A project at Wellington Place, at the western end of Leeds, will restore access to the historic Monk Bridge viaduct for the first time in 40 years.
The once disused railway line will be transformed with an elevator and stairs along the existing viaduct wall which will provide public access to the top and create an elevated urban park.
A spokesperson said: “To further improve the connectivity of the green city, a new path will be created, allowing people to walk or cycle directly from the viaduct into the heart of the Wellington Place district and beyond.
“The completed project will link the Monk Bridge viaduct to the new waterfront development named The Junction, comprising 665 apartments over five blocks, which are currently being developed by Highline Investments. There are also plans to revitalize the iconic arches with new music, shopping, food and drink.
The Grade 2 listed Monk Bridge Viaduct was built in 1846 as part of the new railway network being built in the Wellington Street area of Leeds. It became an important part of Leeds Central Station which was completed in 1857, carrying high level lines to the station and connecting to a lift tower which still stands on the Wellington Place development.
The viaduct ceased to be used when Central Station closed in 1967, and it was partially demolished and blocked off after the 1980s.
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Miles Jones, Director of Development at MEPC, the developer and asset manager behind Wellington Place, said: “The new Viaduct Link is set to create access to one of Leeds’ most exciting new public areas, and we are proud to play our part. to bring this important piece of history back to life for the people of Leeds.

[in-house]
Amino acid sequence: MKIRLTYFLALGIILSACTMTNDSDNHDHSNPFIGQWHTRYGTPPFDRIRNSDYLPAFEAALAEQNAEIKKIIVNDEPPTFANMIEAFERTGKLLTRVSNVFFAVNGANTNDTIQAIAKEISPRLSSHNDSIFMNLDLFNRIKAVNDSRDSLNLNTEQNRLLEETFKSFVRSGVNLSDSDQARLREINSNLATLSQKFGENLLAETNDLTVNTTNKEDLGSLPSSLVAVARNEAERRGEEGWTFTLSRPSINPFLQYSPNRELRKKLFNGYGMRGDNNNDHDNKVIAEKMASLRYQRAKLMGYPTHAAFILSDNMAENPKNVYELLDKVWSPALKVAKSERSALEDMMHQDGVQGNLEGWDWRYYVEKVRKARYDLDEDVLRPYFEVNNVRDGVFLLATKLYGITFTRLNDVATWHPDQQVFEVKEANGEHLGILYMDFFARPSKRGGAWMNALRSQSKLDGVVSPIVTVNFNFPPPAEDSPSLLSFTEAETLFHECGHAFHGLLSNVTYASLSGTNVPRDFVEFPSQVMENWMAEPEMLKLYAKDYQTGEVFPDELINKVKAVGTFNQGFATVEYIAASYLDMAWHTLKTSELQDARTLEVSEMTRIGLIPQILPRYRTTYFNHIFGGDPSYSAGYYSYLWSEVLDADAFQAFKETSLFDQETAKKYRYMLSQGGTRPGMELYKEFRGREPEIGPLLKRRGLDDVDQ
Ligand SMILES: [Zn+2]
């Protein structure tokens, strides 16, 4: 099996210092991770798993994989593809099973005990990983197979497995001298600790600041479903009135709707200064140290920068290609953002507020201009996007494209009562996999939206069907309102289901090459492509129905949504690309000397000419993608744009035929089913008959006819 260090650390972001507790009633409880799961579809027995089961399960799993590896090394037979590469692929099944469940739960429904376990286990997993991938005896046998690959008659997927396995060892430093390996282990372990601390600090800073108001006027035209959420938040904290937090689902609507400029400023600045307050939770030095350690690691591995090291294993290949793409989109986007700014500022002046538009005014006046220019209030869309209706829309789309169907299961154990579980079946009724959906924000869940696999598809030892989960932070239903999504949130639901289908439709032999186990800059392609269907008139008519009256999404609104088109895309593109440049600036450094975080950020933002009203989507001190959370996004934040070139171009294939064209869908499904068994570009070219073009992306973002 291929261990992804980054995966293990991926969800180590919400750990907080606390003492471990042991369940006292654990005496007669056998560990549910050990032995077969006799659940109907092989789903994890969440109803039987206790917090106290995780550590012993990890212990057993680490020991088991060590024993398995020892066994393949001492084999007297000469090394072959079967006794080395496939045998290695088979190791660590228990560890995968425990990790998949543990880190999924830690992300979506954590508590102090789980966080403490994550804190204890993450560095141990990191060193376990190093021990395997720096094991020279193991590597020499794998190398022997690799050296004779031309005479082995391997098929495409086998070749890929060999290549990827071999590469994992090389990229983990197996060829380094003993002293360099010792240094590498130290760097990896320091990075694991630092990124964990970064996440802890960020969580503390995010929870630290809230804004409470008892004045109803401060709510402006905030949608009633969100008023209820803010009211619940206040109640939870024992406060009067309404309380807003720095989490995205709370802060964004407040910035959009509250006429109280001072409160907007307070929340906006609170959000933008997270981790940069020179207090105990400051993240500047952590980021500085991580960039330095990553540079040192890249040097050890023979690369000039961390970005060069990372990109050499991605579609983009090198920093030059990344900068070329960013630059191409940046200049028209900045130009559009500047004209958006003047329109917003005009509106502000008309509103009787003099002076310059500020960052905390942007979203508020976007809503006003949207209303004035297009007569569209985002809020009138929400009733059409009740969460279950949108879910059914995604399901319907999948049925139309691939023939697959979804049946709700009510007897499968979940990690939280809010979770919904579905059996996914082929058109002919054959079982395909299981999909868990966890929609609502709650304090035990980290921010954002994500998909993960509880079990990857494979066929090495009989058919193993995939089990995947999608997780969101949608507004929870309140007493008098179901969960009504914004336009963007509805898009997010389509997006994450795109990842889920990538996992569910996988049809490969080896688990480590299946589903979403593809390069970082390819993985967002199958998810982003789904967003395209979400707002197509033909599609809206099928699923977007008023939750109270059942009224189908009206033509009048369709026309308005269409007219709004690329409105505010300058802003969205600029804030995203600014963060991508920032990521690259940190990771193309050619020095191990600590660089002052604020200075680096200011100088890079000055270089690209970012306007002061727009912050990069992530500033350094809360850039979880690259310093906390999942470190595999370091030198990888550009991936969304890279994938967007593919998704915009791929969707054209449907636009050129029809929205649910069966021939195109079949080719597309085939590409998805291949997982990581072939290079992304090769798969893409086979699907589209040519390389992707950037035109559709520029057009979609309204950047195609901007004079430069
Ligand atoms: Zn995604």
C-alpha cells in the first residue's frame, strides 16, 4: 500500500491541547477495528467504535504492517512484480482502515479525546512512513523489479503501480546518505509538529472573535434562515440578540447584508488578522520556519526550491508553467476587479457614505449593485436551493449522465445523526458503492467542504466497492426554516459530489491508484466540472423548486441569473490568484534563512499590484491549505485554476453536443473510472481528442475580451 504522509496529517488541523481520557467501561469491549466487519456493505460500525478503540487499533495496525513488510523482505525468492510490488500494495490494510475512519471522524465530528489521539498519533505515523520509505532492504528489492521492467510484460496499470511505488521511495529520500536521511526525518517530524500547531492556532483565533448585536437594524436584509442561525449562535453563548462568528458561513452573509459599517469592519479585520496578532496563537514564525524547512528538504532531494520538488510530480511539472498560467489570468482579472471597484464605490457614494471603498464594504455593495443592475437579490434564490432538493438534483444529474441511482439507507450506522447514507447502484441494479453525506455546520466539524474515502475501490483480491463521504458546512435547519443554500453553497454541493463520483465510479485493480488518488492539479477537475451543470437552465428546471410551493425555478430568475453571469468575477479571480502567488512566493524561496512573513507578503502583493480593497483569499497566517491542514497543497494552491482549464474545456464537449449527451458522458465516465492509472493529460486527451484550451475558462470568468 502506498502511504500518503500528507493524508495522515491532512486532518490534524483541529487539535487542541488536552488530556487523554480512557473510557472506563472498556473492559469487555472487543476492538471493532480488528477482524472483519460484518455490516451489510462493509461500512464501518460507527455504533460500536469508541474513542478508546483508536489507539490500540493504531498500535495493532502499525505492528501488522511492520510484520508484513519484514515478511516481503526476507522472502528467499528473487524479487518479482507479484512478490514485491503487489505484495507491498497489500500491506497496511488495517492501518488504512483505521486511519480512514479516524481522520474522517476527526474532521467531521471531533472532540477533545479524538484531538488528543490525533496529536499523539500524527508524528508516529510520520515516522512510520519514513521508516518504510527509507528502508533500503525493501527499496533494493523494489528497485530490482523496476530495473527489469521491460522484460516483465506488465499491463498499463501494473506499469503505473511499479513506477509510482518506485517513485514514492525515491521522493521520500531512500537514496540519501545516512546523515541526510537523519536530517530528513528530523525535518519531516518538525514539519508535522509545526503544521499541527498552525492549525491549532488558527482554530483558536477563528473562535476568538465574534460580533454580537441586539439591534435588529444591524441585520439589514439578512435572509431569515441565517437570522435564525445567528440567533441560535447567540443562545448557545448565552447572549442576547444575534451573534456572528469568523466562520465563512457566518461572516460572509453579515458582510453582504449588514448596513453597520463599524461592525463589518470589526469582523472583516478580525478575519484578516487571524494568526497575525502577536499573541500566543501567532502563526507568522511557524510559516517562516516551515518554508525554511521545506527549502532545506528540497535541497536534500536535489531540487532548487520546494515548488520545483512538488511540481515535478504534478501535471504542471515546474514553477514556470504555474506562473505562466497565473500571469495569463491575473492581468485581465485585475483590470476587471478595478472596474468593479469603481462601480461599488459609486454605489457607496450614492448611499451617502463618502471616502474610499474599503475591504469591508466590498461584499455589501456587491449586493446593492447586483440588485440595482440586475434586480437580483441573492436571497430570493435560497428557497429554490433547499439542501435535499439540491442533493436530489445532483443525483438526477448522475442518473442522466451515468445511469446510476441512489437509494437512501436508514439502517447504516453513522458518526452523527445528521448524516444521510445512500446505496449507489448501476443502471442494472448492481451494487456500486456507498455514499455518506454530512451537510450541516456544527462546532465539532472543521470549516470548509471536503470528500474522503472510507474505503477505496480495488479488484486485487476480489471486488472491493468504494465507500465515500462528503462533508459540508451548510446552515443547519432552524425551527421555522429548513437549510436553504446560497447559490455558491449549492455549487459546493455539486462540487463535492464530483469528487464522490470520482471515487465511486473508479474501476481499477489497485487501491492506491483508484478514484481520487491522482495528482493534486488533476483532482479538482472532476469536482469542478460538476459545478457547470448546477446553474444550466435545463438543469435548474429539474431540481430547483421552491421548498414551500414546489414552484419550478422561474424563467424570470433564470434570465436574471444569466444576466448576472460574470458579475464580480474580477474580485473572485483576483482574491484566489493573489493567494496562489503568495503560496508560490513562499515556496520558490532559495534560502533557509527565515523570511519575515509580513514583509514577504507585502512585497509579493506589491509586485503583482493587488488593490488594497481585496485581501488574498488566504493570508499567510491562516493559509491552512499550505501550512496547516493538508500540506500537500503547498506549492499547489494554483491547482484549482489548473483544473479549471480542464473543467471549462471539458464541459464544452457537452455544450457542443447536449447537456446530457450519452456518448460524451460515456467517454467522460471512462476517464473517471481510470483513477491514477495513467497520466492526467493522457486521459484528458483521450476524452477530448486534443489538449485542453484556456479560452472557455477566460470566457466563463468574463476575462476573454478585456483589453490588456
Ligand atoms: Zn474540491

“Working with Highline Investments, Leeds City Council and others, we are improving public connectivity across the city center from areas such as Armley and Wortley, creating a greener way for people to get around. go to town.”
The Wellington Place project, led by Wates Construction, and the overpass walkway being created by Highline Investments are both expected to be completed in the fall.
Lydia McGuiness, who is overseeing the project on behalf of Wates Construction – and is part of an all-female project management team working on the viaduct link – said: “We have a wealth of experience working with structures listed at Wates – they are always a challenge, but never unsatisfying. The Monk Bridge Viaduct mixes old and new design to create the best and most interesting space for the public, opening Wellington Place up to more people and seamlessly connecting it to the rest of the city.
Neil McGinty, UK Development Director at Highline Investments, said: “Walkable connectivity to the city center is a priority and residents and local businesses at The Junction (formerly Monk Bridge) will be one of the connected downtown, thanks to a large part of the vision that is being realized on Place Wellington. Our new neighborhood will be launched later this year and we look forward to welcoming a new generation to this once forgotten area of Leeds.